Connecticut Committee Approves Gay Marriage Bill

After three hours of impassioned debate the Connecticut General Assembly Judiciary Committee voted 27-15 to approve a bill that would make gay marriage legal in that state. It will now head to the House of Representatives.

ConnecticutConnecticut already has legalized civil unions for same-sex couples, but after some lawmakers noted that the public’s opinion of gay marriage is in a swift transition, and another lawmaker spoke emotionally of her personal experience under the civil union law, the committee advanced the bill, despite the fact that Governor Jodi Rell has promised to veto it should it come before her.

Rep. Beth Bye (D-West Hartford) made an key impression on the Assembly, notes the New Haven Register:

Bye03“As tears rolled down her cheeks, Bye told members of the committee how her deeply religious father has come to accept and support her gay lifestyle and her partner. ‘My father, a devout Catholic, … has moved on this issue because he loves his daughter. He thinks of me as married,’ said Bye. ‘The broader world does not see me as married.’ Her voice shaking, Bye explained how, on her partner’s pension documents, she has been listed as ‘Other’ because she didn’t fit into any of the traditional legal categories. ‘I don’t want to be ‘Other,’’ insisted Bye, ‘I want to be married.'”

Rep. Michael P. Lawlor (D-East ), and state Sen. Andrew McDonald (D-Stamford), both openly gay, also spoke in favor of the bill, with Lawlor asking legislators to think of the gay marriage decision made by the South African parliament, who called it a form of apartheid. Said Lawlor: “[think] how history will judge us.”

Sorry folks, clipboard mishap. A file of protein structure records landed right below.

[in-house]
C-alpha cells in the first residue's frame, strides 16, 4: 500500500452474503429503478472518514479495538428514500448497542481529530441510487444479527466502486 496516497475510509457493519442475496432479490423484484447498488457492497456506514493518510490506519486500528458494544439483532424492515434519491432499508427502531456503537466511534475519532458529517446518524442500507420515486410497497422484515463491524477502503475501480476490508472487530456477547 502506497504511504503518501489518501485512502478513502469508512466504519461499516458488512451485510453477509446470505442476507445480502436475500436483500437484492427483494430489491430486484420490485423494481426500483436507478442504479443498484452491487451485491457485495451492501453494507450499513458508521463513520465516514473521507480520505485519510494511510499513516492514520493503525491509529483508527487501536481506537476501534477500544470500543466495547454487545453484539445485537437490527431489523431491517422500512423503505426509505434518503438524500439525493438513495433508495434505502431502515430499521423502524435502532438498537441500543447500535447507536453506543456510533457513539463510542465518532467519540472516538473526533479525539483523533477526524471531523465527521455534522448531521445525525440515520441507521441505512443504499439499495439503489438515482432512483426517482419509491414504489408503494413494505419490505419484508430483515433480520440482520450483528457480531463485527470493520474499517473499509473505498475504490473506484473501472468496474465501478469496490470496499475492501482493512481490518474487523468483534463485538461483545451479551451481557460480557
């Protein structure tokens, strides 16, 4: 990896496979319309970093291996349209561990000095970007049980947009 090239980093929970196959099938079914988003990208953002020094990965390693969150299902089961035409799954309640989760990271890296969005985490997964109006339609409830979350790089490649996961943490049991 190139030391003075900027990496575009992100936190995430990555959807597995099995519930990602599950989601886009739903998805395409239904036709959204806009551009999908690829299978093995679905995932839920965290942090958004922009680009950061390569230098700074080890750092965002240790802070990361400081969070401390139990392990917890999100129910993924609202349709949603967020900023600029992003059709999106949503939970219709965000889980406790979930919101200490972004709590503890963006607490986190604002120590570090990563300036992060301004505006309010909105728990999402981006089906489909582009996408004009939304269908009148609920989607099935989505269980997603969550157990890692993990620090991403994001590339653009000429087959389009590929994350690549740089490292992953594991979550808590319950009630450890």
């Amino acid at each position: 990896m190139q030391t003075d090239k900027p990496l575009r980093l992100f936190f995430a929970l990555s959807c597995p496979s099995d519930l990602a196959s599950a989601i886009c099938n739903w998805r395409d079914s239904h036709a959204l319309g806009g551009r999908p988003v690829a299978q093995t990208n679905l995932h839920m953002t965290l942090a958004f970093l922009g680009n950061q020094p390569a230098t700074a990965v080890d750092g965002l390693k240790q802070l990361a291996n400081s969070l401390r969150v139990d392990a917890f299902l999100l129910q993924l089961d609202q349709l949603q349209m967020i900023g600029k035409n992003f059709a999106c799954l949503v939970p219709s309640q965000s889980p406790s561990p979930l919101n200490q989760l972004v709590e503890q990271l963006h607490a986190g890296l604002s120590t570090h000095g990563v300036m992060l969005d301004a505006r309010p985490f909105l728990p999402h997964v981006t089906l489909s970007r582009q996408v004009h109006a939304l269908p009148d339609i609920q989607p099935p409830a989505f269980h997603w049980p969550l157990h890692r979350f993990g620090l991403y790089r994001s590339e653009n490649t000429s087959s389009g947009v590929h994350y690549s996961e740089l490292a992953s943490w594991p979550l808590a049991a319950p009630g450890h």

And even Don Imus entered the debate. Said McDonald: “I suspect Don Imus knows terms matter. They have consequences to people in their lives, in their thoughts, in their self respect.”

A case is also currently pending with the Connecticut Supreme Court, filed by eight couples who say that civil unions do not suffice. However, the approval of the gay marriage bill in Connecticut yesterday appears to be the second time (California was the first) that a gay marriage bill has been approved by a legislative committee without a court order.

Judiciary Committee approves gay marriage bill [stamford advocate]
Gay Marriage Bill Approved In Committee [hartford courant]
Moved by disclosure, legislative panel OKs gay marriage bill [new haven register]

Comments

  1. Chris says

    Great news for Connecticut! Their legislature has been doing a great job of advancing gay rights. Other states should take note!

  2. Stephen says

    Two people of the same sex cannot marry. Civil unions or domestic partnerships afford the same rights.
    It’s as if Connecticut is putting wheels on a boat and calling it a car. One look will tell you it’s not a car.

  3. Aaron says

    And why is that, Stephen?

    Thats like saying black and white water fountains are equal. Sure, you get the same water, but it is FAR from equal.

  4. the other jeff says

    And what is the governor’s rationale for a veto?

    If courts allow gay marriage, politicans (I won’t name parties!) freak out that “activist judges” are creating law and molding policy!

    And yet when the legislature passes the so-called will of the people, marriage advocates are forced to take the issue to the courts when wingnuts complain that judges need to weigh in.

    Which is it?!? Hypocrites!! They keep stalling the inevitable progress of a truly free, just society!

  5. Daniel says

    Stephen says this silly little cant every time the issue comes up. Domestic Partnership laws do not afford everything marriage does. And again, I say, if marriage is solely a religious ceremony the government should be out of it altogether.

  6. Stephen says

    But Daniel, when two people of the same sex have the ability to come together in sexual unison (outside of any artificial means) to bring forth a new life, then the case for marriage for same sex couples has merit.
    Hence, you must realize the difference in the unions. If gays and lesbians simply recognize this biological, magnificent distinction and pursue the bridge to equality through civil unions they stand to gain virtually all the same benefits of married couples.

    Certainly religion amplfies the difference, but the argument stand on its own, sans any religious connotation.